Skip navigation
Deep Sea Diver

A dive into some Azure AD design and deployment considerations, Part 1!

John Savill's Frequently Asked Questions

Three times a week (Monday/Wednesday/Friday), John Savill tackles your most pressing IT questions. Read through the FAQ archives, or send him your questions via email.

Q. What authentication method should I use for Azure AD?

Q. Can I select a different authentication method for different groups of Azure AD users?

Q. Can I get Linux machines to register in my AD integrated dynamic DNS?

Q. What authentication method should I use for Azure AD?

Dept - Azure

A. Most organizations will populate Azure AD with users and groups by replicating from their on-premises Active Directory Domain Services environment. When users are sourced this way there are three way in which authentication requests for the Azure AD users can be handled.

  • Azure AD performs the authentication. This is possible provided the users password hash (or rather a hash of the password hash) is replicated to Azure AD. This is the simplest option requiring no communication with on-premises AD infrastructure but it also means the on-premises DCs are unaware of the authentications and have no control over them.
  • Federation is used, for example ADFS. In this case Azure AD is configured to use federation for the authentication. When an authentication is requested the user is redirected to the federation service which performs the authentication using (normally) the on-premises AD. This is a more complicated deployment but enables the full power of ADFS as part of the authentication such as using certificate based authentication, hooking in to other MFA systems, device health and location and all the other policy capabilities of ADFS (or whatever federation platform is used). Note if you choose this option you can still replicate the password hashs to Azure AD from the previous option and use as an alternate authentication approach if the federation services were unavailable.
  • Pass-through authentication is used. This is the newest of the options as an addition to Azure AD Connect. In this deployment agents are deployed on-premises which listen to an authentication request queue in Azure AD (the agents make an outbound connection to Azure AD meaning no firewall exceptions). When a user authenticates against Azure AD the request is added to the queue, one of the on-premises pass-through agents takes the requests, authenticates against an on-premises DC and returns success/failure. The benefit with this approach is it uses on-premises DCs to perform the actual authentication allowing the organization to keep tighter control and visibility of authentications while removing the requirement for the infrastructure associated with federation. Note that additional instances of the pass-through agent should be deployed on-premises beyond the default single instance deployed with Azure AD Connect to provide high availability for the service.

Note that while I often say on-premises AD or DCs they don't actually have to be on-premises. They could be hosted as Azure IaaS VMs etc. I simply mean they are not Azure AD.

There is not a right or wrong answer as to which to choose as every organization has different requirements. If you are a fairly simple environment with no federation today and don't need insight on-premises of authentications then using the password hash is the simplest option. If you would like some additional visibility and control then the pass-through authentication would be a good option. If you are a larger organization using federation already then using federation is likely the approach you will take however it is important to take a step back and evaluate your needs. Once you use Azure AD you may no longer need to have federation services of your own as you can used the Azure AD federations therefore using federation is likely not ideal as you would just be introducing another dependency on it while all the other use cases would move to Azure AD. You may also need to use federation if you wanted the more advance options such as the certificate based authentication, other MFA solutions etc.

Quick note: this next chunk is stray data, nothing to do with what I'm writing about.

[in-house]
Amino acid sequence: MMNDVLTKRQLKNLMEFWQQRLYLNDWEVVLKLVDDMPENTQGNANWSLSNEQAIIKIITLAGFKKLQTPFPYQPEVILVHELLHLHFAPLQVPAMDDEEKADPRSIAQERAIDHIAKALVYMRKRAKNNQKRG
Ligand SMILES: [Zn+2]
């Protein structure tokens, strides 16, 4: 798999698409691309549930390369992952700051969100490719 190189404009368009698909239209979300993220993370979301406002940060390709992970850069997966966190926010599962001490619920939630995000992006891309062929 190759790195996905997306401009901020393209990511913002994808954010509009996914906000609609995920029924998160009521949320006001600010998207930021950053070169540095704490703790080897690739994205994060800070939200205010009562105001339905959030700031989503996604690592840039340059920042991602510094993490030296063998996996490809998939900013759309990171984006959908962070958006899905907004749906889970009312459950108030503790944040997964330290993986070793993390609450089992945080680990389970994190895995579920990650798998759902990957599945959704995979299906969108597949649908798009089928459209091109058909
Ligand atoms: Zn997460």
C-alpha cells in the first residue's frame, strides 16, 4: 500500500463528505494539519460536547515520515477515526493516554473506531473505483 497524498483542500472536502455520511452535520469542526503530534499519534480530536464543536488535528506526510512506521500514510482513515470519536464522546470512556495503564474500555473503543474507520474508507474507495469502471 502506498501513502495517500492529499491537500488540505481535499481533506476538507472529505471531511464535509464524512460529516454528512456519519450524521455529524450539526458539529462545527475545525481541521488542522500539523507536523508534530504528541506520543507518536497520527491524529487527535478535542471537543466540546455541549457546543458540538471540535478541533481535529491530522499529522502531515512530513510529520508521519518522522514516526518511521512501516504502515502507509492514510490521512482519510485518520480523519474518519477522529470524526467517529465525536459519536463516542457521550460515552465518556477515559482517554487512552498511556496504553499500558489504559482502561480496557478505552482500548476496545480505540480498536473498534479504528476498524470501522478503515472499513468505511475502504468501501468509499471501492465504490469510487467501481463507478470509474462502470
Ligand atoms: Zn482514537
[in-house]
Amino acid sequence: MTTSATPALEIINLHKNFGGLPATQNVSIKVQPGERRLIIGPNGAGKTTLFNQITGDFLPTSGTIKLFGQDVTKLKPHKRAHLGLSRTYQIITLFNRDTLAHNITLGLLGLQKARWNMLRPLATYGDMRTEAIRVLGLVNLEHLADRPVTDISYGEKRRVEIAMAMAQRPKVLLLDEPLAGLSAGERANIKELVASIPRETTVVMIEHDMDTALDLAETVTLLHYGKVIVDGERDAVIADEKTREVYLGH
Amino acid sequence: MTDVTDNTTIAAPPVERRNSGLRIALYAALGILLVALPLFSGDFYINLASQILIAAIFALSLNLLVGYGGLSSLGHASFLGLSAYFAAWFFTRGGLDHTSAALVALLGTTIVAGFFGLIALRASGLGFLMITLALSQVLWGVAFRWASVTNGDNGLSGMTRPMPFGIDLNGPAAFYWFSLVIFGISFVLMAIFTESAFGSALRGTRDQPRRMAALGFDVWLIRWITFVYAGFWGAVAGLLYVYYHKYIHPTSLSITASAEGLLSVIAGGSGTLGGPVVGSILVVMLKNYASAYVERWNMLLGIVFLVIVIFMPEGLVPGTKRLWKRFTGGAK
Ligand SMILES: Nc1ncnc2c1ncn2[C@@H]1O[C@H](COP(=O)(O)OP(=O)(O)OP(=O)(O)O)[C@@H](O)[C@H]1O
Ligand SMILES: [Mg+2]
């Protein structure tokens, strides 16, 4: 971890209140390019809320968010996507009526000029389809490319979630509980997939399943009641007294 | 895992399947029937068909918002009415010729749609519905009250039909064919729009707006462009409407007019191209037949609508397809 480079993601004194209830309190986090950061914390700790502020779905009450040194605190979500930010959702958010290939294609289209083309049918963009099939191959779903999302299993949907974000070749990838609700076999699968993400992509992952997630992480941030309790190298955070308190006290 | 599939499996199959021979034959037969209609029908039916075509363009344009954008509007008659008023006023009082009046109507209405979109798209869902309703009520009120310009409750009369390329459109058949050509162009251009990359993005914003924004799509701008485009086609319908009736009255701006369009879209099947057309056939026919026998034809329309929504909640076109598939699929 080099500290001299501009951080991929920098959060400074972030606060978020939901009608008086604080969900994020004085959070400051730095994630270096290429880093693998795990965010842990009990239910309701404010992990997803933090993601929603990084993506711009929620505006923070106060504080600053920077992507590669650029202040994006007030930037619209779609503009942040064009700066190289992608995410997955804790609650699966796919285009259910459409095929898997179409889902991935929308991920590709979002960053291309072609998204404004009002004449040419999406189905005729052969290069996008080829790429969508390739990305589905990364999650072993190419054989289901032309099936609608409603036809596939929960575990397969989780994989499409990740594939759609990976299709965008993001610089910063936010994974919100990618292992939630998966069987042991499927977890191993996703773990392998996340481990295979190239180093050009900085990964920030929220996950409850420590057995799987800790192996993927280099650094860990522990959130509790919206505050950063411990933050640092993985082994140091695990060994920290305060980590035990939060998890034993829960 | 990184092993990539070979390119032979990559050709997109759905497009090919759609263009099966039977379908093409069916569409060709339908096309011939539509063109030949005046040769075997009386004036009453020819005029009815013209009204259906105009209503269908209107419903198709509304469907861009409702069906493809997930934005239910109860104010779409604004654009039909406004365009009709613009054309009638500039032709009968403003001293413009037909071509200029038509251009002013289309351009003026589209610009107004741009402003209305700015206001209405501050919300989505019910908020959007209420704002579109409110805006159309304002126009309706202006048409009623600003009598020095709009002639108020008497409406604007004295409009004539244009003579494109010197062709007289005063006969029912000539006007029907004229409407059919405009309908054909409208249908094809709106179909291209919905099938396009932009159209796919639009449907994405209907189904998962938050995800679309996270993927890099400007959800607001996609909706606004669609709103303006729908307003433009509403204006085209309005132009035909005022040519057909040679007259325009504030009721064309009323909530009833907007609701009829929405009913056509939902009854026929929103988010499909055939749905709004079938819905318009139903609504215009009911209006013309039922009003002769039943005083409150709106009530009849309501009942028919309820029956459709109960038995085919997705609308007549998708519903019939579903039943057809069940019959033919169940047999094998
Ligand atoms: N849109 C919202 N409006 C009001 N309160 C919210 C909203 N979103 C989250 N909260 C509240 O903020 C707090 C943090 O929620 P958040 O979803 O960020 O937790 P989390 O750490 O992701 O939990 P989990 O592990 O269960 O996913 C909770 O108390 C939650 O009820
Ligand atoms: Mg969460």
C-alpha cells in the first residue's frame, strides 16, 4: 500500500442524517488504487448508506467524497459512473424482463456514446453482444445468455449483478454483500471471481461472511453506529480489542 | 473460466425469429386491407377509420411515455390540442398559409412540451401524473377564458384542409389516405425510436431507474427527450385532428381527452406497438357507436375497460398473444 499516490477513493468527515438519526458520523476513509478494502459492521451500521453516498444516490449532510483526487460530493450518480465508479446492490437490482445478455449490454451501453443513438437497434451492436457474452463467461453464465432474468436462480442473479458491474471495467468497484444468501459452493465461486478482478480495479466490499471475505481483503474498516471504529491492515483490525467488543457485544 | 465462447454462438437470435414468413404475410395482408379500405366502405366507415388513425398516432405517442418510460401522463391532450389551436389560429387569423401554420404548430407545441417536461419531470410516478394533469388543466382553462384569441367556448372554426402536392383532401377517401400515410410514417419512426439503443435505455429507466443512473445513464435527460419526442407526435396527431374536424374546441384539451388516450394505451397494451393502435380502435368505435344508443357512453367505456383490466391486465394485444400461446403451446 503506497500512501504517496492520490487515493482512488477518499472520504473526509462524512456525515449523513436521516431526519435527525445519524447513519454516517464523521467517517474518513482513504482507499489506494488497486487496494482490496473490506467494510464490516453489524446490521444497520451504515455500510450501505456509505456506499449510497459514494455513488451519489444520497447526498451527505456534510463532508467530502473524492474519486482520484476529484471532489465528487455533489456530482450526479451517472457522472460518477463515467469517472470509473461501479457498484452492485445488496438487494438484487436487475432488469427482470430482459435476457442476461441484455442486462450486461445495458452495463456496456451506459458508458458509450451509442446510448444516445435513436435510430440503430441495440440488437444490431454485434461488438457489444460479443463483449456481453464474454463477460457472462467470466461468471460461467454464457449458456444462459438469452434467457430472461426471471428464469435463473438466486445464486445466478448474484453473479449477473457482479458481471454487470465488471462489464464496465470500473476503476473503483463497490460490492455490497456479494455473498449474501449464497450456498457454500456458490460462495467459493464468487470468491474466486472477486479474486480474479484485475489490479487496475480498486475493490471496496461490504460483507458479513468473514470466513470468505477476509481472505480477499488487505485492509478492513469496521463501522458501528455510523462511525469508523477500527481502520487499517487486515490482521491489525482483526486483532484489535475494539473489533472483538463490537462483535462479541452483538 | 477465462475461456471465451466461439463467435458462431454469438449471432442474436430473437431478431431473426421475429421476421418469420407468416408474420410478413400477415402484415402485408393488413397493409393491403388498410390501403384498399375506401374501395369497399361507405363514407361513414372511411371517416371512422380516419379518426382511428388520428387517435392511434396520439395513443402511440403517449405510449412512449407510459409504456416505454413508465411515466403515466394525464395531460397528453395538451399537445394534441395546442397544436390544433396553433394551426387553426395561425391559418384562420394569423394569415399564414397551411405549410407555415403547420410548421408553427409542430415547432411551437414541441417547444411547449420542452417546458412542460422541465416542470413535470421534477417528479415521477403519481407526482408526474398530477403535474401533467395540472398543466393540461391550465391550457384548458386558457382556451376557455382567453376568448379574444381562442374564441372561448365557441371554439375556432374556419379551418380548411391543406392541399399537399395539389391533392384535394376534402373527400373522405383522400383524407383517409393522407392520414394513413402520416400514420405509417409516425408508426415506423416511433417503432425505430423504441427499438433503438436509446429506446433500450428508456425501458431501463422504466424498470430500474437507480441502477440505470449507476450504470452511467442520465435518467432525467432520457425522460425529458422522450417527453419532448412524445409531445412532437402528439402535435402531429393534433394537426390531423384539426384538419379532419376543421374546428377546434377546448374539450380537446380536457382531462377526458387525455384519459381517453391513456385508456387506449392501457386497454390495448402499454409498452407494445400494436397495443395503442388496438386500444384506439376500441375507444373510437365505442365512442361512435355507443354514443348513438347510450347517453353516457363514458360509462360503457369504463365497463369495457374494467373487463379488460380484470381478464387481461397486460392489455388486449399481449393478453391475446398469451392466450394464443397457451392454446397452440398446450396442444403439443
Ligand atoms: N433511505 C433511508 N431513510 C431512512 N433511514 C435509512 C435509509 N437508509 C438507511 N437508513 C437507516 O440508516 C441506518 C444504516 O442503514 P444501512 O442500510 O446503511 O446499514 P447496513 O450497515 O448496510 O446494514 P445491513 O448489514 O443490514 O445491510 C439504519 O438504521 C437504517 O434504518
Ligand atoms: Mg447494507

Q. Can I select a different authentication method for different groups of Azure AD users?
Dept - Azure

A. No (and yes). A single method for the authentication for an Azure AD domain (UPN) is configured. You cannot select multiple options even across different groups of users within a domain. If however you have different domains (UPNs) within an Azure AD instance then each domain has their own authentication selection.

Q. Can I get Linux machines to register in my AD integrated dynamic DNS?
Dept - DNS

A. AD integrated DNS uses secure update by default which means only machines that can authenticate will be able to register records. If you wish to have Linux machines registry there are typically two sets of configuration however this provides a far less secure configuration and is generally NOT recommended. Another option would be to manually register Linux records. If you want to enable the Linux automatically :

Firstly configure DHCP to register the host (A) and pointer (PTR) on behalf of clients that don't register themselves

  1. Open DHCP Manager
  2. Open the properties of the scope
  3. Select DNS tab
  4. Enable the option Dynamically update DNS records for DHCP clients that do not request updates
  5. Click OK

Next configure DNS to support non-secure updates

  1. Open DNS Manager
  2. Open the properties of the zone
  3. Under the General tab set the Dynamic updates to Nonsecure and secure
  4. Click OK
Hide comments


  • Allowed HTML tags: <em> <strong> <blockquote> <br> <p>

Plain text

  • No HTML tags allowed.
  • Web page addresses and e-mail addresses turn into links automatically.
  • Lines and paragraphs break automatically.